• How accurate are these methods? (Technical validity)

  • Have any of these methods been evaluated in clinical practice? (Clinical validity and usability, clinical utility)


Data search

We performed a scoping review based on the Preferred Reporting Items for Systematic Reviews and Meta-Analyses Extension for Scoping Reviews (PRISMA-ScR) statement18. We searched Medline, Web of Science, Arxiv, and ACL for all relevant articles until December 25, 2020. Furthermore, we scanned reference lists of relevant publications for additional articles. Search terms included terms describing the setting (clinical conversations) in combination with relevant methods (NLP, ASR) and usage of the output (clinical documentation). We also included “digital scribe” and “automated scribe” as search terms because these incorporate the setting, method, and goal. The full search queries can be found in Supplementary Table 1.

Besides, we aimed to include real-world data on existing digital scribes to bridge the gap between research and practice. Quiroz et al.13 provided a list of active companies in the digital scribe space: Robin Healthcare, DeepScribe, Saykara, Sopris Health, Amazon, Nuance. These companies were requested to provide unpublished performance data for their digital scribe.

Inclusion and exclusion criteria

Our definition of a digital scribe is any system that uses a clinical conversation as input, either as audio or text, and automatically extracts information that can be used to generate an encounter note. We included articles that describe the performance of either ASR or NLP on clinical conversational data. A clinical conversation was defined as a conversation—in real life, over the phone, or via chat—between at least one patient and one healthcare professional. Because ASR and NLP are different fields of expertize and will often be described in separate studies, we chose to include studies that only focused on part of a digital scribe. Studies that described NLP models that were not aimed at creating an encounter note but, for example, extracted information for research purposes, were excluded. Articles written in any language other than English were excluded. Because of the rapidly evolving research field and the time lag for publications, proceedings were included.

Study selection

Two reviewers (M.M.v.B. and S.A.C.) independently screened all articles on title and abstract, using the inclusion and exclusion criteria. The selected articles were assessed for eligibility by reading the full text.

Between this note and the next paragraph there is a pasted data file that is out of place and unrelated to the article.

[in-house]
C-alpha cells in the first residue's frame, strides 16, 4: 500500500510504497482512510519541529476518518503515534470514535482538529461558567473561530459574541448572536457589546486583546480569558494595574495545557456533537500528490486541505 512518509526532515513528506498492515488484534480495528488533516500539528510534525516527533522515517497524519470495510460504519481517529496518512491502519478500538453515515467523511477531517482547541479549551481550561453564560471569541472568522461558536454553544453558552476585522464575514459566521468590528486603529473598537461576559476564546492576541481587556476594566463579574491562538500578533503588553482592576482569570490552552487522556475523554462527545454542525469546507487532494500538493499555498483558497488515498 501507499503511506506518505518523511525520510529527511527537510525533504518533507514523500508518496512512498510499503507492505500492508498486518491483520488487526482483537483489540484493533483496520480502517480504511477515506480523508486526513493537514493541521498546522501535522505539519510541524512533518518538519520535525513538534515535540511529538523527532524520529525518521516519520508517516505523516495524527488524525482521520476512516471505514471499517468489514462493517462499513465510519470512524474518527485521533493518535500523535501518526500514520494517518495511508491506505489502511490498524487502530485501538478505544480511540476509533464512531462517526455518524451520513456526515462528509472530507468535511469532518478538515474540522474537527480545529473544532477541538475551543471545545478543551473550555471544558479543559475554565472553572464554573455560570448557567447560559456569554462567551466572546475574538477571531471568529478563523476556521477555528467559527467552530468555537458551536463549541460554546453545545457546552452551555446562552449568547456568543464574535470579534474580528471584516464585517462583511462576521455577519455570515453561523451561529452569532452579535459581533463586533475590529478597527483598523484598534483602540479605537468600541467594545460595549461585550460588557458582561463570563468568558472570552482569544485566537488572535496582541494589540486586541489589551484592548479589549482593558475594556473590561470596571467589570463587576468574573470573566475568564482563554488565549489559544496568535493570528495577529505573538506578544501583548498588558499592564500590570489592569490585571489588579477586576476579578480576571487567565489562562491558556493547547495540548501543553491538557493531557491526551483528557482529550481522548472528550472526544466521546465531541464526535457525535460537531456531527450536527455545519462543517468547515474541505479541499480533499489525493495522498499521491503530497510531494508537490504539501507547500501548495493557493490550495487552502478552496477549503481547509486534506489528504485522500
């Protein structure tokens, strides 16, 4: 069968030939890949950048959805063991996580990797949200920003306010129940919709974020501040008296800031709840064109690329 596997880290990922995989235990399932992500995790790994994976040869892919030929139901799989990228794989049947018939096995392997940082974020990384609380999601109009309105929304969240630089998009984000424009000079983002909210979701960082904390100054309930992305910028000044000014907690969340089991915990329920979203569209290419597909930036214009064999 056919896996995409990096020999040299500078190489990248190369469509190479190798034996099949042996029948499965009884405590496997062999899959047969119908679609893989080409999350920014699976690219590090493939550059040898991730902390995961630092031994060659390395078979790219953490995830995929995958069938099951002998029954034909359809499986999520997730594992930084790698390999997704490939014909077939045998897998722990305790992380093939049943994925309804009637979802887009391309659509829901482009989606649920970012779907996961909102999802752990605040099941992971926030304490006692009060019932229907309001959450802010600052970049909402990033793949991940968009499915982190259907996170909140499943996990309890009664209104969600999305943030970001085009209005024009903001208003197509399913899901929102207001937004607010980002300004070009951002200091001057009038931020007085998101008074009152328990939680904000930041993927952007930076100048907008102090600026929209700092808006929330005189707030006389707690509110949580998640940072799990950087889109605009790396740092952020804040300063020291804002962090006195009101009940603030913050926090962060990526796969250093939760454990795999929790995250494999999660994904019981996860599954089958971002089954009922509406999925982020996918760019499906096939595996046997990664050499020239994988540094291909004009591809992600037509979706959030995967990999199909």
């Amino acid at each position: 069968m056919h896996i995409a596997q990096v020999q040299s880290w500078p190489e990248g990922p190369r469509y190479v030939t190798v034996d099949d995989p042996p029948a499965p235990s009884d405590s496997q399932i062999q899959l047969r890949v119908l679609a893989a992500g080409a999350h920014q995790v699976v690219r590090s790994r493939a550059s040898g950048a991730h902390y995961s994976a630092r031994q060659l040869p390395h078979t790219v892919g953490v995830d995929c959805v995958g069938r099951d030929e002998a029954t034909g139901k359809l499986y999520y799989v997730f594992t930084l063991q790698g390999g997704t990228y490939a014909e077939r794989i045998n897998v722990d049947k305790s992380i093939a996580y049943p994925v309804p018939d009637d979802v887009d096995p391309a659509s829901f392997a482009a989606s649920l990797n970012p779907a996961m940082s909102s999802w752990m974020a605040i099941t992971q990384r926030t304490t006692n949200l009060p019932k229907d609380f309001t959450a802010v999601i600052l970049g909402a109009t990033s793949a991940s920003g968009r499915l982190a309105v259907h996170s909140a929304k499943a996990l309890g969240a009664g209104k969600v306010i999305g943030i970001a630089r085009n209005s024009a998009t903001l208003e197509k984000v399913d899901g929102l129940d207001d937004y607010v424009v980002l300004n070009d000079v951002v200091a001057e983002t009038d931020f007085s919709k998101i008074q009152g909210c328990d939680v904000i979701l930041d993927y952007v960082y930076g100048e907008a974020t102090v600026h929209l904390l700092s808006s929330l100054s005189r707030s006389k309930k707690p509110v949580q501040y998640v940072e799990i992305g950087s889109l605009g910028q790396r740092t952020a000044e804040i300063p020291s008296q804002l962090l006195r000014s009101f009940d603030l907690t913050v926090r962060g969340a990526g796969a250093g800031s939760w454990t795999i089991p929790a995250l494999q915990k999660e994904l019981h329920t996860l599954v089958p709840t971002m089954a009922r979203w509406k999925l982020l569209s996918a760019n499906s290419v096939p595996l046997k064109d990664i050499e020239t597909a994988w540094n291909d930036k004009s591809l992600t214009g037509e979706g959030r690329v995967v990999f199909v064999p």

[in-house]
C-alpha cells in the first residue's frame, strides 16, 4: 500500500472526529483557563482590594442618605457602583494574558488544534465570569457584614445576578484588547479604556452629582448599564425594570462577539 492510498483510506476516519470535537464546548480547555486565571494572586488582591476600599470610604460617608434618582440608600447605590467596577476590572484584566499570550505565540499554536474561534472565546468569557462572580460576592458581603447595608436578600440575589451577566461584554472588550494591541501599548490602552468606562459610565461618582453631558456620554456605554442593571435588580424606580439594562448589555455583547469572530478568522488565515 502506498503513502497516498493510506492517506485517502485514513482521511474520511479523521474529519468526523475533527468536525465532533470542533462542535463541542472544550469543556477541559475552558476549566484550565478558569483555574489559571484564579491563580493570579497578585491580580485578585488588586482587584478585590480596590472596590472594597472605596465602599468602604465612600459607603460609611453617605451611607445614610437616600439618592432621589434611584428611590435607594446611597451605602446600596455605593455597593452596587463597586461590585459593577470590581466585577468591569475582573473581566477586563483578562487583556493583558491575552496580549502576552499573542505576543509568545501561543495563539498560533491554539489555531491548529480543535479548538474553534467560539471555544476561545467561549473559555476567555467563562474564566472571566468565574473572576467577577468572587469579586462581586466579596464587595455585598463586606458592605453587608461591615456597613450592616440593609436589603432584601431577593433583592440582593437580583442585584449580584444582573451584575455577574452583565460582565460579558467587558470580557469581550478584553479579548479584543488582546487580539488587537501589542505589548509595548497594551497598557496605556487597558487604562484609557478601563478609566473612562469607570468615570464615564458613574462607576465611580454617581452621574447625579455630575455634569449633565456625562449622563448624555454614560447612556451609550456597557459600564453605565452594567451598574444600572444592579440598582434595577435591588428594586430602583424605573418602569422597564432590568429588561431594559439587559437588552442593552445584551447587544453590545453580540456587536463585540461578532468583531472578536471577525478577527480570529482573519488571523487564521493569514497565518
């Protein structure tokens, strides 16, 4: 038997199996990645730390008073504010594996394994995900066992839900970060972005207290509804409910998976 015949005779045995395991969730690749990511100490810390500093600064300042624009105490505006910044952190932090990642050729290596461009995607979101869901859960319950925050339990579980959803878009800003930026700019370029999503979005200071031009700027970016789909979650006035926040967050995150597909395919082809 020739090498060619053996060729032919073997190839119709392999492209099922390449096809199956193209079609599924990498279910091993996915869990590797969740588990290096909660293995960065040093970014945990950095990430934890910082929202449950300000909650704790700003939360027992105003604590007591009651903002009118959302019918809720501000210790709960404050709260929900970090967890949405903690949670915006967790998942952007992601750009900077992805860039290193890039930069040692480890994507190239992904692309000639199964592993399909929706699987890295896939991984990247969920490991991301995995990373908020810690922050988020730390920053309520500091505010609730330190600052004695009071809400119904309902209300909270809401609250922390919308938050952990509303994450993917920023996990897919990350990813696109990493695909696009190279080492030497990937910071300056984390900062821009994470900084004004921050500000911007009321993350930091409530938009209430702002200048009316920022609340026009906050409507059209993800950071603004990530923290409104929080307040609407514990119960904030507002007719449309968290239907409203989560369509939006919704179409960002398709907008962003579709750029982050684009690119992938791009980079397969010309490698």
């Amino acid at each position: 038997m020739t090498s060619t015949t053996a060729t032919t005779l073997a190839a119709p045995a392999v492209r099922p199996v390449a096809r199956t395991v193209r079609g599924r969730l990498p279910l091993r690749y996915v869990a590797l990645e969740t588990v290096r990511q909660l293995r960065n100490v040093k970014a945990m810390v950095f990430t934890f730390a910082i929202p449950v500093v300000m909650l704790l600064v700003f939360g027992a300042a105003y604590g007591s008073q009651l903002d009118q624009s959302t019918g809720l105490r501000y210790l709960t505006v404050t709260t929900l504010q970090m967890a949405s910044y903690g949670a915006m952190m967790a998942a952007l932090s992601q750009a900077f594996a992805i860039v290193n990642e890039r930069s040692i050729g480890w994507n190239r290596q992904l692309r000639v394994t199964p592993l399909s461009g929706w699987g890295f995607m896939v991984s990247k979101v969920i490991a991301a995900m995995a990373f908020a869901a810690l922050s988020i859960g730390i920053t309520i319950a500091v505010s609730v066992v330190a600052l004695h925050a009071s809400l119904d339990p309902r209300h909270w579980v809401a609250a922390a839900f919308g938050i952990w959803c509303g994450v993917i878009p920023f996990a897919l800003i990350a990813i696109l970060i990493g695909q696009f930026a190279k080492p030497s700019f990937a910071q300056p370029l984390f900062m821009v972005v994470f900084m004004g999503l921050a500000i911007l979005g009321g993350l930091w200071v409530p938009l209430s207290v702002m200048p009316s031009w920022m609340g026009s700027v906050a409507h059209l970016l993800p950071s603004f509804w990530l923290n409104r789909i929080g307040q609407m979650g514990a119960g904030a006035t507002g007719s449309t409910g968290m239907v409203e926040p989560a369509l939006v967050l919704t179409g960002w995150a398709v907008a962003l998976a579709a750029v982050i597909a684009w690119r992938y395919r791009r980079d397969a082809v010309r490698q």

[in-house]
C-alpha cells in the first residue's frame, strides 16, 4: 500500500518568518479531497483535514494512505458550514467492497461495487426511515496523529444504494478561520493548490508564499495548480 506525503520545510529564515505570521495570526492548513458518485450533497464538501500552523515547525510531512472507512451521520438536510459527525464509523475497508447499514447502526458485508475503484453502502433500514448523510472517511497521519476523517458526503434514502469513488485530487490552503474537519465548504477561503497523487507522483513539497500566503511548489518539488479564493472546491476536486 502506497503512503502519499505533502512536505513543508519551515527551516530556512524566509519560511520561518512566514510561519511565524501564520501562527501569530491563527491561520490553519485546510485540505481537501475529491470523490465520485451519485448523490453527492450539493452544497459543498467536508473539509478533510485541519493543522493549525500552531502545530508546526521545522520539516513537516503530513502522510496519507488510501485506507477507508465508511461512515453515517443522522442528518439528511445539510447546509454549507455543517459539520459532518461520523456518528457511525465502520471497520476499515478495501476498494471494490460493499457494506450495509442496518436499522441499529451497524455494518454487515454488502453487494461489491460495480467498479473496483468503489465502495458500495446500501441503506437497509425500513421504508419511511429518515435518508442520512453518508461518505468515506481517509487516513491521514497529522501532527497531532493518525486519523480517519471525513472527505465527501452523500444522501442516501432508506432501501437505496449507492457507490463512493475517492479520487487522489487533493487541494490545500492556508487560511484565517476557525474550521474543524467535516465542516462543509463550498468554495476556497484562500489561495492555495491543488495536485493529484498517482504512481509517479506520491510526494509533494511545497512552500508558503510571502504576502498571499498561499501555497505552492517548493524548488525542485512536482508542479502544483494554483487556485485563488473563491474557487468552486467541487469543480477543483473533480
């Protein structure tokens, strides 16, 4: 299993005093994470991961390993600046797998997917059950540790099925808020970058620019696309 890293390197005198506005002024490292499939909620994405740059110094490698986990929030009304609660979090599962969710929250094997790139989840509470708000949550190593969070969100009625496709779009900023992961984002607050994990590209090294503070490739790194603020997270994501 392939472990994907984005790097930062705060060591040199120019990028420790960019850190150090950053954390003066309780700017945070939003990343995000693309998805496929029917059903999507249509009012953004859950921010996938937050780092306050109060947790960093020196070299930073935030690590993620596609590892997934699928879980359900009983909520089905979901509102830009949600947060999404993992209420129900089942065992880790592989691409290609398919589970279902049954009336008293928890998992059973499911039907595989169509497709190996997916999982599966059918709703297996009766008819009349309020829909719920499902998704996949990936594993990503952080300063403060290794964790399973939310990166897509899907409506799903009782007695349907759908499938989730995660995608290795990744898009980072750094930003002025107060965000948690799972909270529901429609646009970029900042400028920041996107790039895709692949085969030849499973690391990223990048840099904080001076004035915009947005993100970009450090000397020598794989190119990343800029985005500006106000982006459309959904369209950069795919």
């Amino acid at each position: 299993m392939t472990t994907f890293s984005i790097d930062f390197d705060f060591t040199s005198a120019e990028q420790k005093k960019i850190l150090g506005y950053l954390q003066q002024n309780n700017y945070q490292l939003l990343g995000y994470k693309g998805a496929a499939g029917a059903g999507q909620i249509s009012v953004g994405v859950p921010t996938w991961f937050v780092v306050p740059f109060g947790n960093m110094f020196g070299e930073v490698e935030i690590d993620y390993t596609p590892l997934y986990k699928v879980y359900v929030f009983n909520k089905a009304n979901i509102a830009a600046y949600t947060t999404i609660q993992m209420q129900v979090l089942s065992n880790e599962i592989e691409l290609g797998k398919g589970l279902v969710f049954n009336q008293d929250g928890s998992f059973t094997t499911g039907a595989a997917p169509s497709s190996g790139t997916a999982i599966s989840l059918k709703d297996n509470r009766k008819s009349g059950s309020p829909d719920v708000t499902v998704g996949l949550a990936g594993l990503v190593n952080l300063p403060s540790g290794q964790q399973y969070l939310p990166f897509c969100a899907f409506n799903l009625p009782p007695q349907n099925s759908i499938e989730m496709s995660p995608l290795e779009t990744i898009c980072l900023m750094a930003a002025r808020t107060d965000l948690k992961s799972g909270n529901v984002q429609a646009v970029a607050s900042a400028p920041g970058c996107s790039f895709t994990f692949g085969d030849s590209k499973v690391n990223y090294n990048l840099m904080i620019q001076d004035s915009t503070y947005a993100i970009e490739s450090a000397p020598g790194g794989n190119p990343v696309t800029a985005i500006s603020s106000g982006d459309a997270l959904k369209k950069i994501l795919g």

Data extraction and synthesis

The first reviewer extracted information from the included articles and the unpublished data provided by companies. The second reviewer verified the extracted information. The following aspects were extracted and assessed:

  1. 1.

    Setting and research phase

  2. 2.

    ASR models and performance

  3. 3.

    NLP tasks, models, and performance


Study selection

Our search resulted in 2348 articles. After screening the titles and abstracts of these articles, we assessed 144 full-text articles for eligibility. We included 20 articles19,20,21,22,23,24,25,26,27,28,29,30,31,32,33,34,35,36,37,38 for our analysis (Fig. 1 and Supplementary Table 2). Of these, ten were conference proceedings19,20,21,23,27,28,32,38, seven were workshop proceedings22,26,29,34,35,36,37, two were journal articles24,25, and three were Arxiv preprints30,31,33.

Fig. 1: Inclusion flowchart.
figure 1

The four phases of article selection following the PRISMA-ScR statement.

Of the six contacted companies, DeepScribe39 was the only one to provide unpublished data on their digital scribe system’s performance. We were unable to obtain performance data from other companies.

Setting and research phase

Although all 20 studies aimed to decrease the administrative burden of clinical documentation in some way, the specific approaches and the setting differed greatly among studies. Three studies focused on improving the ASR for clinical conversations as the first step towards accurately extracting information from them19,21,36. Eleven studies chose to manually transcribe the conversations and performed NLP tasks on the transcripts20,22,24,25,27,30,31,32,34,35,40. Five studies used input data representative of the input of an implemented digital scribe (ASR transcripts or chat dialogs)26,28,33,37,38.

Settings differed greatly between studies, as most did not define a specific specialty19,21,22,23,26,31,32,33,34,35,36,38, while others were focused on primary care20,25,27, home hemodialysis24, orthopedic encounters37, cardiology, family medicine, internal medicine31, and patient-clinician dialogs via a telemedicine platform28. Fifteen studies were performed by or in collaboration with a company19,20,21,23,25,26,27,28,30,33,34,35,36,37.

All included studies focused on the technical validity of the digital scribe; only two studies investigated the clinical validity and usability by performing a qualitative evaluation with end-users24,28. None of the studies investigated the clinical utility.

Automatic speech recognition (ASR)